The other day I was looking through a box of old Apple II diskettes (I was trying to find this, to explain to my wife who Dr.J is) when I found something I had forgotten all about: a 1986 disk from Buick that is, essentially, a website that predates the web. I loaded the 26 year old disk into my old Apple //c, and, after a few tries, it booted. What I found was simply amazing.
I remember getting this disk in the mail when I was a kid; ostensibly, it must have been addressed to my dad (I wasn't really liquid enough for a new Riviera at the time) but, like most dads of the mid-80s, any floppy disks received in the mail went immediately to the kids. I'm guessing he was on a mailing list for these because we had been car shopping last in 1980, when he replaced his old '68 Beetle with an '80 Honda Accord. I was pushing for an AMC Pacer, but I don't think my opinion counted for much. Upon looking at this thing now, it's amazing to see how far ahead of its time it was.
Essentially, the disk is an electronic catalog of Buick's '86 lineup, complete with detailed technical descriptions (some animated and even a little interactive), comparisons with other makes (Rivera vs. BMW? Ok, Buick.), a way to print the car's window sticker, a loan calculator, printable dealer invite.
It was, essentially, all the stuff you'd find on an automaker's site today. And this was three years before Sir Tim Berners-Lee wrote his 1989 proposal for what would eventually become the World Wide Web.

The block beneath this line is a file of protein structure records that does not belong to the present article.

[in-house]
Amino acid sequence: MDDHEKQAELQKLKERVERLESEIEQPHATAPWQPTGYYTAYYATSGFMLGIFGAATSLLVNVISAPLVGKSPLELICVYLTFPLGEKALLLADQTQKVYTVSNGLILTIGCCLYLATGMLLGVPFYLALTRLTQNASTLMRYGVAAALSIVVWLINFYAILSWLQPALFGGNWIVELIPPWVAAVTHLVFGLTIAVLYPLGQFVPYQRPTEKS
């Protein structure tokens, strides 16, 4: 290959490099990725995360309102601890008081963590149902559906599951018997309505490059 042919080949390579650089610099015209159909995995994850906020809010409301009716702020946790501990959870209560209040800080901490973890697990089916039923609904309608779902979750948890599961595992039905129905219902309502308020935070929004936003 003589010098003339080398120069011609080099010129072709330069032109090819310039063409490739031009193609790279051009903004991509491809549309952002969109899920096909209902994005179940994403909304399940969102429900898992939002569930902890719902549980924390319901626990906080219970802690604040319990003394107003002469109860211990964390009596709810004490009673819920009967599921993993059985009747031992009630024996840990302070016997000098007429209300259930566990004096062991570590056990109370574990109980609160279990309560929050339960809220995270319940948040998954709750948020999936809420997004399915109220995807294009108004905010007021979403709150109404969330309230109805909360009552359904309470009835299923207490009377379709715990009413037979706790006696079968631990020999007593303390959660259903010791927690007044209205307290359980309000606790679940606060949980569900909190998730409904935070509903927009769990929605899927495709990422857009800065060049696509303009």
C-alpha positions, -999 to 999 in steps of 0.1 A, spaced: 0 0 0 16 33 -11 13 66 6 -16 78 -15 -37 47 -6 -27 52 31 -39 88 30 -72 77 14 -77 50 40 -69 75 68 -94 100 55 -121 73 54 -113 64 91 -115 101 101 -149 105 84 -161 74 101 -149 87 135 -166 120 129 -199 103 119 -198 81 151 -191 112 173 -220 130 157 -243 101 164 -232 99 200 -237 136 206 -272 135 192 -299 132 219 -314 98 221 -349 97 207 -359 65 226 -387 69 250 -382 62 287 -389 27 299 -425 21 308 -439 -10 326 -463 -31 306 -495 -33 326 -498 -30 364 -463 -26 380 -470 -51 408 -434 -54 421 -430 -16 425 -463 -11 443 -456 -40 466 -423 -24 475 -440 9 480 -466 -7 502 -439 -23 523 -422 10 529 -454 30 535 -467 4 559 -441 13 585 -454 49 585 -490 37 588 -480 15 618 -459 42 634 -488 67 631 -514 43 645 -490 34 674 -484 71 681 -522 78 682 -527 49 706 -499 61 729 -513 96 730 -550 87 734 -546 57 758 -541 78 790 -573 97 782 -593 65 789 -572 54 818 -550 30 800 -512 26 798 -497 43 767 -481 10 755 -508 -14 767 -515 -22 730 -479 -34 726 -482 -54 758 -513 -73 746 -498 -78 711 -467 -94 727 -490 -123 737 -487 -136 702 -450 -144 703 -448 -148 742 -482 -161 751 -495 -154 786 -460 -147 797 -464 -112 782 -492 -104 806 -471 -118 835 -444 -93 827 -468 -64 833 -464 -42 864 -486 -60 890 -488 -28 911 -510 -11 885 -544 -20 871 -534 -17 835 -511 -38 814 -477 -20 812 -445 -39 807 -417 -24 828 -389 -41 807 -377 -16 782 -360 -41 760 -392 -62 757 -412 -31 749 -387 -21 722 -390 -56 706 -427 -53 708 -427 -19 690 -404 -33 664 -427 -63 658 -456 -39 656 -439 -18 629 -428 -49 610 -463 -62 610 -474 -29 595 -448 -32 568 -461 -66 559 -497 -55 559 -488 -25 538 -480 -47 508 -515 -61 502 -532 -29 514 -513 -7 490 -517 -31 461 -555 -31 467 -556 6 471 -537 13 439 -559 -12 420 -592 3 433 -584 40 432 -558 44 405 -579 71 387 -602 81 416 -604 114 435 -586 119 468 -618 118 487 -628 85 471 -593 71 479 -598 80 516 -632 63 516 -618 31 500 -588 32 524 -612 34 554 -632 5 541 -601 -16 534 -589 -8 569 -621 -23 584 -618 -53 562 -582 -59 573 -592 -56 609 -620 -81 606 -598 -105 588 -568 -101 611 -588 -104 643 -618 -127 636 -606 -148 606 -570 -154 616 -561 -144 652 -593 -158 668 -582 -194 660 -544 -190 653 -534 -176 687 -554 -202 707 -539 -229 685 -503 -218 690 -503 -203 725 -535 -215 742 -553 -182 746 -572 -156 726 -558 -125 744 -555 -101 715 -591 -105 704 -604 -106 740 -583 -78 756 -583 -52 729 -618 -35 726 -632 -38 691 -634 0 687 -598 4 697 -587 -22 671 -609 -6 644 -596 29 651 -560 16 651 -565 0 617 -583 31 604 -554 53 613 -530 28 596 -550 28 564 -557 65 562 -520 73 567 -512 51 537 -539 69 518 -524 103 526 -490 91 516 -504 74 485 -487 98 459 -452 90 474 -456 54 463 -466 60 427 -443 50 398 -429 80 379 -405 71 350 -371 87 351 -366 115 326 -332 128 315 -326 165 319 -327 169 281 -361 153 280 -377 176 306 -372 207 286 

And it was all done in 286K (the disk is 143K per side), and on a screen that measures 280x192 pixels. Compare that to a lowest possible average screen today of 1024x768. Oh, and with about 15,999,994 colors less than what most computers have today.
Let's think about that a little more: just by chance, the JPG that makes up the splash image on this post happens to be exactly the same size, 143K, as what each side of that disk could hold; that's one image. And the size of the screen — it's less than a quarter of what you have on your phone. And, all this ran on a computer that was just over 1Mhz; a factor of a thousand less than what you're likely reading this on now.
Dewalt 20V Max Cordless Drill & Driver Kit
Comes equipped with an LED which goes on when the trigger is pulled. You’ll a clear view of whatever you are drilling or screwing with minimal shadows.
We lived like animals back then.
I made a gallery with a bunch of screenshots of this because I think it's so amazing. It's sort of like finding a missing link between pre-web and web-era computing. This had a Mac-like user interface (all custom-coded, as the Apple II didn't really have a set GUI toolbox at this point, and even the text engine had to be custom made, since you couldn't really mix text and graphics normally on an Apple II) that actually works pretty well.
[gallery 5895961]I love the crude 8-bit graphics, the color bleed, and the liberal use of a grid to show something's "technical". What's really remarkable is how well it actually works; I could see it being useful if I was seriously looking for a car back in 1986.
I have no idea how many of these Buick actually sent out (they do seem to have made an updated one for the Mac in 1990), or if any other manufacturers did this. It makes sense Buick would have tried it; we forget, after years of thinking of Buicks as septuagenarian Cracker Barrel-shuttles, but in the mid 80s Buick was playing with some advanced tech, like the grandfather of all the touch screens in modern cars, the CRT touch screen in the Riviera.
It's no secret I'm profoundly geeky, but now that we're all geeks, I think we can all appreciate the magic of a proto-website, sent over a network of mail Jeeps and shoe leather. Now please geek out with me.